The Dante Society of America is active in creating and promoting opportunities for scholars, students, teachers, and the general public to learn more about Dante's life, works, and cultural legacy. Please send notices of upcoming events, online projects, and other resources to firstname.lastname@example.org. The contents of this section is maintained by our Education and Outreach Committee.
Canto per Canto: Talking with Dante in Our Time is a collaborative initiative between New York University's Department of Italian Studies and Casa Italiana Zerilli-Marimò, and the Dante Society of America. The aim is to produce podcast conversations about all 100 cantos of the Divine Comedy, to be completed within the seventh centenary of Dante's death in 2021.
The podcasts will be available as YouTube videos, hosted and archived by NYU and the Dante Society of America. Episodes will be released regularly beginning in September 2020, though not necessarily in numerical order. For more information, including how to record and contribute videos, please visit the Canto per Canto project page.
The Dante Speakers Bureau is a group of trained, academically qualified speakers who volunteer their time and energies to promoting the study and appreciation of Dante Alighieri by offering talks and presentations to the general public and in pre-collegiate classrooms. The Society is committed to bringing education programs to all communities and walks of life.
If your institution or association would like to invite a member of the Dante Speakers Bureau to your school or community, please contact DSA Director of Education and Outreach Ronald Herzman (email@example.com) with a brief description of your audience and a suggested format. The Dante Society’s Education and Outreach Committee will then put you in touch with an appropriate speaker. Other than this referral service, the Dante Society does not provide financial support for this program. In any case, honoraria are neither encouraged nor expected, as this is an initiative based on volunteers in a local area.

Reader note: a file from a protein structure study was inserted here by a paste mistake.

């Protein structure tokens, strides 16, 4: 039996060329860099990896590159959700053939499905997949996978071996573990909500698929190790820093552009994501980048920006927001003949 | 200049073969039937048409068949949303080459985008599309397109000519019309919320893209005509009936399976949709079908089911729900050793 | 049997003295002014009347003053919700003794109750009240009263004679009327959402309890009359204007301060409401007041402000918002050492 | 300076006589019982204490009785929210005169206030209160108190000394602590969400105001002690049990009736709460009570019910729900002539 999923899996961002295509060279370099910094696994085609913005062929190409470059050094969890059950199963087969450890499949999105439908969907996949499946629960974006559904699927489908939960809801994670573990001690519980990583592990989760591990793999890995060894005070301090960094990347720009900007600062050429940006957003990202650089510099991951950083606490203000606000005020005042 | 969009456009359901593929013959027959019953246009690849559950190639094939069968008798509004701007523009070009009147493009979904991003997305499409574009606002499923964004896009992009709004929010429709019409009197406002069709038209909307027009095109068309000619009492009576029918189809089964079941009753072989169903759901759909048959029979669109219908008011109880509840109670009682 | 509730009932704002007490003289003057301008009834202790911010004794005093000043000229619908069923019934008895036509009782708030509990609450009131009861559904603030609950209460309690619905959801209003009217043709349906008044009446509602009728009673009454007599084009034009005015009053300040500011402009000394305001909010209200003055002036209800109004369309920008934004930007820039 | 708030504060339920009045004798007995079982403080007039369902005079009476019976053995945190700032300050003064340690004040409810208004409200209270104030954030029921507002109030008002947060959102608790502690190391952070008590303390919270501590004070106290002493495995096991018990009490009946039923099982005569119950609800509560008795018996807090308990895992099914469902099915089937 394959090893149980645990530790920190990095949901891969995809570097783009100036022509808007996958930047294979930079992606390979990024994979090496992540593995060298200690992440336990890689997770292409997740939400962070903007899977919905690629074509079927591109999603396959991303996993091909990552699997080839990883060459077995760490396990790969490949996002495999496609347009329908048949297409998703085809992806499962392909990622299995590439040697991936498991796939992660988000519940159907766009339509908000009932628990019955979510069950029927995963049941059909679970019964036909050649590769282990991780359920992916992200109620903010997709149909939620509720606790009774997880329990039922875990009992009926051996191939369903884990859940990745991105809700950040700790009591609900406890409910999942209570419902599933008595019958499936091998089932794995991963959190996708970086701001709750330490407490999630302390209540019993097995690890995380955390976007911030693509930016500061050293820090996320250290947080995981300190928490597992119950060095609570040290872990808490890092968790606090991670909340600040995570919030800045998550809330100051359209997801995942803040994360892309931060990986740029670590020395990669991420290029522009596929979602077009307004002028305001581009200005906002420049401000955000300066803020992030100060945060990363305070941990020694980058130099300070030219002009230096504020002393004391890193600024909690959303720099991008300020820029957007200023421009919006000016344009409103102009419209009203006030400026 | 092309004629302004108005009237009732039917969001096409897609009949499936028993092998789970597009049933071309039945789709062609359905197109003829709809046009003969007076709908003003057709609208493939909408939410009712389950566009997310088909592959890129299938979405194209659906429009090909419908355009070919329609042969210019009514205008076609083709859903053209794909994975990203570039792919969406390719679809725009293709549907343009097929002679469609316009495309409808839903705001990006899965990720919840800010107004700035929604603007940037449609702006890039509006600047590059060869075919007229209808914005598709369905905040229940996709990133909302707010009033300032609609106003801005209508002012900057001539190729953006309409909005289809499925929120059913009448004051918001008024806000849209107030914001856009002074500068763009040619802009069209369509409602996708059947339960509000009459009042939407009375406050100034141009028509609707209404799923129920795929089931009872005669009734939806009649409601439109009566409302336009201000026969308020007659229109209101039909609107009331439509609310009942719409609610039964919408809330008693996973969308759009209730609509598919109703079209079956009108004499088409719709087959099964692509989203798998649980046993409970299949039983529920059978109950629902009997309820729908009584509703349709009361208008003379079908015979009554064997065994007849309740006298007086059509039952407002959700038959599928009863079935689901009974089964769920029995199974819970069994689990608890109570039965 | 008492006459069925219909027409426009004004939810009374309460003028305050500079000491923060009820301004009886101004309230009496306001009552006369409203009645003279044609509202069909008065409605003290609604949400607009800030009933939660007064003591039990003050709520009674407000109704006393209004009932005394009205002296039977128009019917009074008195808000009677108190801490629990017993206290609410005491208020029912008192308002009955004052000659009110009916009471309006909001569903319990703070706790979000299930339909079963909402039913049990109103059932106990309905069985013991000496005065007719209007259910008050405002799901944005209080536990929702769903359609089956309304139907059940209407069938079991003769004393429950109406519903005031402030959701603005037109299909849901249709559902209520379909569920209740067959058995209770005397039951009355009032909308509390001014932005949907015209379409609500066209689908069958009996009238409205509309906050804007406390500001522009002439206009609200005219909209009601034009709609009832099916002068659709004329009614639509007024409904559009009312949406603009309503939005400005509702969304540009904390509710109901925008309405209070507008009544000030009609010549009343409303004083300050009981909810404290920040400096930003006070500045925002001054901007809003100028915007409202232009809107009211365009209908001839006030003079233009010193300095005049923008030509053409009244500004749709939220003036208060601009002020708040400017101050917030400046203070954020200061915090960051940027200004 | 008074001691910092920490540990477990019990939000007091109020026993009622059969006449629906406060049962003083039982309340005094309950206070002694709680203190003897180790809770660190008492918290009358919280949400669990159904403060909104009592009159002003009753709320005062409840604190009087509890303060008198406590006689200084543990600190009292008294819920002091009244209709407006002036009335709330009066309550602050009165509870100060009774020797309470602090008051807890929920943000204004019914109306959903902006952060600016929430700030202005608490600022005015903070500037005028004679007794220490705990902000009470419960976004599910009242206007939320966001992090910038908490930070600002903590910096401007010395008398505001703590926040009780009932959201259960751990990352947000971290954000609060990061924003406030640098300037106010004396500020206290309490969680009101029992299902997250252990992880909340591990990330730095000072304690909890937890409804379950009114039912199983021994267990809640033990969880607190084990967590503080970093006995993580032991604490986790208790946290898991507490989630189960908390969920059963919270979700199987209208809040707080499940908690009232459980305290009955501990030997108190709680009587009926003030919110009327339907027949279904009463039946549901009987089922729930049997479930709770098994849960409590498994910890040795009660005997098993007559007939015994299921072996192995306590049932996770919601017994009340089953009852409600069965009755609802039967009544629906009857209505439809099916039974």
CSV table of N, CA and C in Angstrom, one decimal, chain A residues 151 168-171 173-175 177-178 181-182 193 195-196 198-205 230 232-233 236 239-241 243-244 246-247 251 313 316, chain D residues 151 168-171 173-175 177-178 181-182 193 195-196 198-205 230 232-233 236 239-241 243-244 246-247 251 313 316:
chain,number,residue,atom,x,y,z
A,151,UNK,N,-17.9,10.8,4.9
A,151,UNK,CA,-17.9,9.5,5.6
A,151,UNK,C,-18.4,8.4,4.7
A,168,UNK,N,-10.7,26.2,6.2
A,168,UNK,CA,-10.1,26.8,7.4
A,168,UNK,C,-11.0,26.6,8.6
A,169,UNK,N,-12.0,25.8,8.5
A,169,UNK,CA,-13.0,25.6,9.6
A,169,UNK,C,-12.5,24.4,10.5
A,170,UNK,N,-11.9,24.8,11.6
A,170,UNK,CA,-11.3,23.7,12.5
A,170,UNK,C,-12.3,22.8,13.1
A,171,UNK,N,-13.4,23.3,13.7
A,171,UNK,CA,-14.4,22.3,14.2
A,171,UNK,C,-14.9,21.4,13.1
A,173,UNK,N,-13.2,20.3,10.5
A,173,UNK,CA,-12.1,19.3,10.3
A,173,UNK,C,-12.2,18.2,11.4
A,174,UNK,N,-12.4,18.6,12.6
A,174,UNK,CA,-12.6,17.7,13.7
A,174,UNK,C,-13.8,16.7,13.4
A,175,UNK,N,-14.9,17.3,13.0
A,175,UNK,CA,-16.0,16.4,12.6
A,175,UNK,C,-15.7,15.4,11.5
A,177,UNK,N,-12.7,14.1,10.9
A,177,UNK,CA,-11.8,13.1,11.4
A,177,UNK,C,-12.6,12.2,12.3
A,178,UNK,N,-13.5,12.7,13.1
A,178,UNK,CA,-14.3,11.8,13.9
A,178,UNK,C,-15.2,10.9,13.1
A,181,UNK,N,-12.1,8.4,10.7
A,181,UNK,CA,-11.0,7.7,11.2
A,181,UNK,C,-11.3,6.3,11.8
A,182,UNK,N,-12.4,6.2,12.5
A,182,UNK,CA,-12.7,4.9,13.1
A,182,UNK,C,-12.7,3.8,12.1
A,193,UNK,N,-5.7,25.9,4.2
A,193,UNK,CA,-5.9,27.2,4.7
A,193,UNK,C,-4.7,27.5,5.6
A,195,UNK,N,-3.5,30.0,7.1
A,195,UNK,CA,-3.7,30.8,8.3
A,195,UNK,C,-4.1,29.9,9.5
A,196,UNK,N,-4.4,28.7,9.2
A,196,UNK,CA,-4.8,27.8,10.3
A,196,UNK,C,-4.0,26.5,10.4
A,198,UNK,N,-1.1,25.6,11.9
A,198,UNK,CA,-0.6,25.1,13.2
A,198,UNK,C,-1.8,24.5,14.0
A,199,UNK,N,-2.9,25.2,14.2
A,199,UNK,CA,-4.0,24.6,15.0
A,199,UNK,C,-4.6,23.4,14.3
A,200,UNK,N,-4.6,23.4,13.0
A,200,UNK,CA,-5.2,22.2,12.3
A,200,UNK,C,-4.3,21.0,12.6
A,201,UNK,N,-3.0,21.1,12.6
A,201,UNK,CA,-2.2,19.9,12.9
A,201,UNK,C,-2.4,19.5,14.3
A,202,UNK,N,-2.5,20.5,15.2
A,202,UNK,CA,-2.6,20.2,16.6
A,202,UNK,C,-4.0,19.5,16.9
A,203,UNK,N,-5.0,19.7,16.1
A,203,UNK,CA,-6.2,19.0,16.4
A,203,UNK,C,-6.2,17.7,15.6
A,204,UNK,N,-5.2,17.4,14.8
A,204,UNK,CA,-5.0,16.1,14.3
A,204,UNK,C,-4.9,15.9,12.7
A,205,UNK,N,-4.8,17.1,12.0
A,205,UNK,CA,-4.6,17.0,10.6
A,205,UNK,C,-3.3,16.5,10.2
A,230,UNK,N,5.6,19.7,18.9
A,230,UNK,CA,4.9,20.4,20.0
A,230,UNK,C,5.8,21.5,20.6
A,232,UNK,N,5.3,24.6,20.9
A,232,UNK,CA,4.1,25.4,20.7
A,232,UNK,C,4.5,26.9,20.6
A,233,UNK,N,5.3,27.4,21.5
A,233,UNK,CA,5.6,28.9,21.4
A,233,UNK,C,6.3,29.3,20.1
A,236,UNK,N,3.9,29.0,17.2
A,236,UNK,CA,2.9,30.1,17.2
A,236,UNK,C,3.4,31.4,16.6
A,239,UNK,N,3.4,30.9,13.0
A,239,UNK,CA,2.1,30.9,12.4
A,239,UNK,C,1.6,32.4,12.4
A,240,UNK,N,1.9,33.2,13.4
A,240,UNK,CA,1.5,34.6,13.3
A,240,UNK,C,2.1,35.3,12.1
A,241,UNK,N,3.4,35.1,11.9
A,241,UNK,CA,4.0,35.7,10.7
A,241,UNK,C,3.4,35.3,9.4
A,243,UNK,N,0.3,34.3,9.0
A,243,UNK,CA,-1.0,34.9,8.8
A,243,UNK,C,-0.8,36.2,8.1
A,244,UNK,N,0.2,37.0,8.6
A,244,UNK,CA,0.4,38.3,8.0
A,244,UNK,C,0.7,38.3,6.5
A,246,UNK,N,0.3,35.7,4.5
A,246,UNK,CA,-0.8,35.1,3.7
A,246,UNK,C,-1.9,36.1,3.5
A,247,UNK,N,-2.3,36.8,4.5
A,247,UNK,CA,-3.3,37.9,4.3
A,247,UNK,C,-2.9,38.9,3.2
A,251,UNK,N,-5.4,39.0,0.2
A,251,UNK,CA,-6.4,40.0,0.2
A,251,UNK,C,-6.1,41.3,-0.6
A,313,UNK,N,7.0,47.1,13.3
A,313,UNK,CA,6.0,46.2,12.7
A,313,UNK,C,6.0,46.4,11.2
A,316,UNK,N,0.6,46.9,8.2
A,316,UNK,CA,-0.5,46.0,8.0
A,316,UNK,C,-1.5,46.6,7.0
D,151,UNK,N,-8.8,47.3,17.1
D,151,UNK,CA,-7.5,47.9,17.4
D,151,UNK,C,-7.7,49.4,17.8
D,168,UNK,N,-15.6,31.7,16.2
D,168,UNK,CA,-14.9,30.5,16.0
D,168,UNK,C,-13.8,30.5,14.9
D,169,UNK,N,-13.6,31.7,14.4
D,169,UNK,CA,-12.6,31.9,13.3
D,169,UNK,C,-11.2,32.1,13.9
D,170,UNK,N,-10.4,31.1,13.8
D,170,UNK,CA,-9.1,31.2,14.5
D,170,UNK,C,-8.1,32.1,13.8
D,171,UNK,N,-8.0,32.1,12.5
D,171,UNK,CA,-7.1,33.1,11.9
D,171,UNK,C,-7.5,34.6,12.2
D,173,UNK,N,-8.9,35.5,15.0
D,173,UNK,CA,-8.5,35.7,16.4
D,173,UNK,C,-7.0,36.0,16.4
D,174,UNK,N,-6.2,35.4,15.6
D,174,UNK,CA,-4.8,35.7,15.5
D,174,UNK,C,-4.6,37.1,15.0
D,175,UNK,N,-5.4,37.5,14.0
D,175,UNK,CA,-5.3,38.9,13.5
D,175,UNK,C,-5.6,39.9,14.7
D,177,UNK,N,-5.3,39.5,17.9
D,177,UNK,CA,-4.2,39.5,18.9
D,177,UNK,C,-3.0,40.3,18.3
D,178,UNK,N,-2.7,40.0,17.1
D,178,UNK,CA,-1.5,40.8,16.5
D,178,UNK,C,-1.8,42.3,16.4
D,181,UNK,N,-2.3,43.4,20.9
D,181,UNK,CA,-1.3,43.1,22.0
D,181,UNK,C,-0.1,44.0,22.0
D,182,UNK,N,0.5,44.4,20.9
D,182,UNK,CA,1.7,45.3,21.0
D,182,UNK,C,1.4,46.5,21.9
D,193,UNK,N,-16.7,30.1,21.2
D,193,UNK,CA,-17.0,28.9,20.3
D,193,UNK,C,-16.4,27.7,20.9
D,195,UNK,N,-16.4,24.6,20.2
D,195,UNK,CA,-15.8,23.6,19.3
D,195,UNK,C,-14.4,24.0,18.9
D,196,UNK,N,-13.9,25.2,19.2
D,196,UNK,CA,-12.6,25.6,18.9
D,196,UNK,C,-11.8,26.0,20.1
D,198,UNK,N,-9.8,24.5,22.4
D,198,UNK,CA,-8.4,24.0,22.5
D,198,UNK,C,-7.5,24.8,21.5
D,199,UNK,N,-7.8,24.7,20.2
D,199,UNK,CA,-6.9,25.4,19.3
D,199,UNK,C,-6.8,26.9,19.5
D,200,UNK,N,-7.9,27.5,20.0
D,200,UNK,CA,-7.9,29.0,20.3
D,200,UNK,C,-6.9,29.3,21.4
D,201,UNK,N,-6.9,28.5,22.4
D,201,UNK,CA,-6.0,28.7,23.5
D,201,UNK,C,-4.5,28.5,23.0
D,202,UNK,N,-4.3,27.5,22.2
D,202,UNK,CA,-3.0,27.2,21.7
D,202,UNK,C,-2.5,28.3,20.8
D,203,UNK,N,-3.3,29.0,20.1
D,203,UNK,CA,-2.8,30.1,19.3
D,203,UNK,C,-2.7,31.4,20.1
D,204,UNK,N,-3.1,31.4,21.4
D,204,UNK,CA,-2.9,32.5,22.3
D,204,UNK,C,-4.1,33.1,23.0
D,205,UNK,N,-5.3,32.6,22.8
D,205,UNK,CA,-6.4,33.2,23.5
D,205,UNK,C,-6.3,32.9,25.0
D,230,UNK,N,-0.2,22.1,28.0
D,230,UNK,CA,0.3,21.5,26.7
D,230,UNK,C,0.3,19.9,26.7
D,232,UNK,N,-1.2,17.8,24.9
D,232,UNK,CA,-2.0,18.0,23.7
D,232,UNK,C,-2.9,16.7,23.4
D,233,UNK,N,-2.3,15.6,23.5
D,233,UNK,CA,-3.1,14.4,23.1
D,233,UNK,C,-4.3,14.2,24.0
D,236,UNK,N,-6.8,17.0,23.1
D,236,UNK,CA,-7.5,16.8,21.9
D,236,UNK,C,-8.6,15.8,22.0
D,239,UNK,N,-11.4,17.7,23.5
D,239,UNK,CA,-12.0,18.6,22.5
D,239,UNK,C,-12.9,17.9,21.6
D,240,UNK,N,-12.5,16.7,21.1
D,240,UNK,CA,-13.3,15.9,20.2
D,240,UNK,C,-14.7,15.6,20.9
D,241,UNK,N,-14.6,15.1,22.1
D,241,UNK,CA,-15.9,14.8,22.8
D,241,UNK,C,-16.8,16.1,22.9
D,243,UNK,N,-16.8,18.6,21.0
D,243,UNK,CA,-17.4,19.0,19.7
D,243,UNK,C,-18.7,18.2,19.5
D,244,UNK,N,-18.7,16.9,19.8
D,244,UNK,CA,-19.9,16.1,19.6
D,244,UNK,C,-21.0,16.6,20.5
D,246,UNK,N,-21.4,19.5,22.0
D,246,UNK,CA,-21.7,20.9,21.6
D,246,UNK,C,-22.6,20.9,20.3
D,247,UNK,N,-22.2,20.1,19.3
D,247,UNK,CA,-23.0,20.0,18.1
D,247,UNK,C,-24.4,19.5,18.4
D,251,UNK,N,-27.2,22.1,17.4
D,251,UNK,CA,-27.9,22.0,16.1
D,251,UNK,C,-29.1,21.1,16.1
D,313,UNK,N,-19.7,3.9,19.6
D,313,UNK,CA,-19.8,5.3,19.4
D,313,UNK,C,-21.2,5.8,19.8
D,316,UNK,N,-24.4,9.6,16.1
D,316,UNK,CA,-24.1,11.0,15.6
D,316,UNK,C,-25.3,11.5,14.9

In keeping with our increased emphasis on the teaching of Dante in pre-collegiate contexts, we began presenting examples of secondary student writing in the "Student Encounters" section of Dante Notes in June 2016. In May 2020, we expanded the scope to include readers who have encountered Dante's texts in non-traditional academic contexts, including continuing education programs. We hope that the examples we have posted will encourage additional submissions of comparable quality.
We invite teachers to encourage their current and former students to submit papers so that their work can be considered for inclusion in Dante Notes. The work can be a traditional analytic essay, a work about the student’s interaction with the text, or a creative work inspired by Dante. Submissions and inquiries may be sent to firstname.lastname@example.org.
If you have friends or acquaintances who teach Dante, please forward this invitation to them as well, so that we can have the broadest possible group of teachers involved in this project. If you wish to submit work on a student's behalf, we ask you to secure the student's permission to have it posted on our website.
See also the anthology of high school student essays on Dante titled Educating the Eye (I), edited by Dan Christian, retired English teacher from the Gilman School in Baltimore, and winner of the 2017 Durling Prize for excellence in teaching Dante at the secondary level. Proceeds from the sale of volume benefit the Dante Society of America and the Harry Chapin Foundation.
Dante Notes includes a section dedicated to pedagogy. Here you will find a syllabi for teaching Dante at the high school level provided by winners of Robert M. Durling Prize for excellence in teaching Dante at the pre-collegiate level (see below). Additional pedagogical materials will also be reviewed for posting. Please consider submitting yours to email@example.com.
In July 2018, we posted an essay by Sandy Wilcox, a retired teacher at Geneseo Central School, reflecting on her fifteen years of teaching Dante to high school sophomores.
In July 2017, Milton Burke published Words Unbound: Teaching Dante's Inferno in the High School Classroom (University of Arkansas Press). The full contents of the volume may be accessed via JSTOR. Copies may also be purchased from the University of Arkansas Press, Amazon, and other retailers. Burke is a retired high school English teacher in Fayetteville, Arkansas. Words Unbound draws on his thirty years of teaching experience to help educators bring Dante's Inferno alive for today’s young reader. In a conversational, "colleague-to-colleague" style, Burke shares the interpretations, questions, and exercises he found effective in his high-school classroom, emphasizing group discussion.
Teaching activities and lesson plans for Dante's Inferno from the 2015 NEH summer seminar for high school teachers led by Deborah Parker (University of Virginia) and Mark Parker (James Madison University) may be freely consulted on their seminar website: Dante’s Inferno: Influence, Adaptation, and Appropriation.
The Council of the Dante Society and the family of our late and much lamented colleague Robert M. Durling invite members and friends of the Dante Society to contribute to the "Robert M. Durling Prize" fund. This award recognizes excellence in the teaching of Dante’s life, time, and works by educators working in North American secondary schools. Read more about the prize and contribute online.